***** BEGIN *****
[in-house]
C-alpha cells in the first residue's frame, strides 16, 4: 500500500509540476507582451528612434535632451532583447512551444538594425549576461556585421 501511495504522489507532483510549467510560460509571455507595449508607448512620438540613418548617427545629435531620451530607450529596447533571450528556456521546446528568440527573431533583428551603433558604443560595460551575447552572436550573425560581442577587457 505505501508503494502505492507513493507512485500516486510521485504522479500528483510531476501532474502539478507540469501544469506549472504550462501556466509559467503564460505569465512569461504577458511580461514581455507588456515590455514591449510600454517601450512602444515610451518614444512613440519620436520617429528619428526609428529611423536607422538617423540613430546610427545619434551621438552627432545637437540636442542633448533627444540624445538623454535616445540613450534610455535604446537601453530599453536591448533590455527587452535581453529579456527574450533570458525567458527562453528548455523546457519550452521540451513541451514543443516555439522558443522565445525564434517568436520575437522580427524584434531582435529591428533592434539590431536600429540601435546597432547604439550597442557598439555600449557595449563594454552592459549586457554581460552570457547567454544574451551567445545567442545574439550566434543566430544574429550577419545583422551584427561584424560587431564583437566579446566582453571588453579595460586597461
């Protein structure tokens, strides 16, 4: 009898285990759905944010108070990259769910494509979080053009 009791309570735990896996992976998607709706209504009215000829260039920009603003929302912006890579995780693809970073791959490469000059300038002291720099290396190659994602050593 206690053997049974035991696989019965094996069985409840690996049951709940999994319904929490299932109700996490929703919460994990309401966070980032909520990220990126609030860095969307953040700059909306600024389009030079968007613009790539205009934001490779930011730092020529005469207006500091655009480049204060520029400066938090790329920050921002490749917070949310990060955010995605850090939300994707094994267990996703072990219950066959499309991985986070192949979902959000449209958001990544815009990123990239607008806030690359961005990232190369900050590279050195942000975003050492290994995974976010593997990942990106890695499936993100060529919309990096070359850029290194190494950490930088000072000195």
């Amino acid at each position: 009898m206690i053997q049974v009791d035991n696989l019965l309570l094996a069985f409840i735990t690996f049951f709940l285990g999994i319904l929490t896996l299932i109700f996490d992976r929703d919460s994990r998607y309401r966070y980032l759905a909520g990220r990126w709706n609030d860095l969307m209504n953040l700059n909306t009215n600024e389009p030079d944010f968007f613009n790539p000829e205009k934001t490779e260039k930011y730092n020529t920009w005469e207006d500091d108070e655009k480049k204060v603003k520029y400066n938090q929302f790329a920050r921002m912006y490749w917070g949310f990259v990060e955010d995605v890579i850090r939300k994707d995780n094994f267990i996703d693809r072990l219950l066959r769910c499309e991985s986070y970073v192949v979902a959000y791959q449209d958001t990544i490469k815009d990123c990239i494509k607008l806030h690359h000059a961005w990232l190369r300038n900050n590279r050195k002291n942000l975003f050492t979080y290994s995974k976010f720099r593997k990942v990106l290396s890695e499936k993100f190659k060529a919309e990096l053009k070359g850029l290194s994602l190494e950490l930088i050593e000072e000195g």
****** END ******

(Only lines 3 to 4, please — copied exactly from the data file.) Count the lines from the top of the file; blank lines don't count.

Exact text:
């Protein structure tokens, strides 16, 4: 009898285990759905944010108070990259769910494509979080053009 009791309570735990896996992976998607709706209504009215000829260039920009603003929302912006890579995780693809970073791959490469000059300038002291720099290396190659994602050593 206690053997049974035991696989019965094996069985409840690996049951709940999994319904929490299932109700996490929703919460994990309401966070980032909520990220990126609030860095969307953040700059909306600024389009030079968007613009790539205009934001490779930011730092020529005469207006500091655009480049204060520029400066938090790329920050921002490749917070949310990060955010995605850090939300994707094994267990996703072990219950066959499309991985986070192949979902959000449209958001990544815009990123990239607008806030690359961005990232190369900050590279050195942000975003050492290994995974976010593997990942990106890695499936993100060529919309990096070359850029290194190494950490930088000072000195």
């Amino acid at each position: 009898m206690i053997q049974v009791d035991n696989l019965l309570l094996a069985f409840i735990t690996f049951f709940l285990g999994i319904l929490t896996l299932i109700f996490d992976r929703d919460s994990r998607y309401r966070y980032l759905a909520g990220r990126w709706n609030d860095l969307m209504n953040l700059n909306t009215n600024e389009p030079d944010f968007f613009n790539p000829e205009k934001t490779e260039k930011y730092n020529t920009w005469e207006d500091d108070e655009k480049k204060v603003k520029y400066n938090q929302f790329a920050r921002m912006y490749w917070g949310f990259v990060e955010d995605v890579i850090r939300k994707d995780n094994f267990i996703d693809r072990l219950l066959r769910c499309e991985s986070y970073v192949v979902a959000y791959q449209d958001t990544i490469k815009d990123c990239i494509k607008l806030h690359h000059a961005w990232l190369r300038n900050n590279r050195k002291n942000l975003f050492t979080y290994s995974k976010f720099r593997k990942v990106l290396s890695e499936k993100f190659k060529a919309e990096l053009k070359g850029l290194s994602l190494e950490l930088i050593e000072e000195g």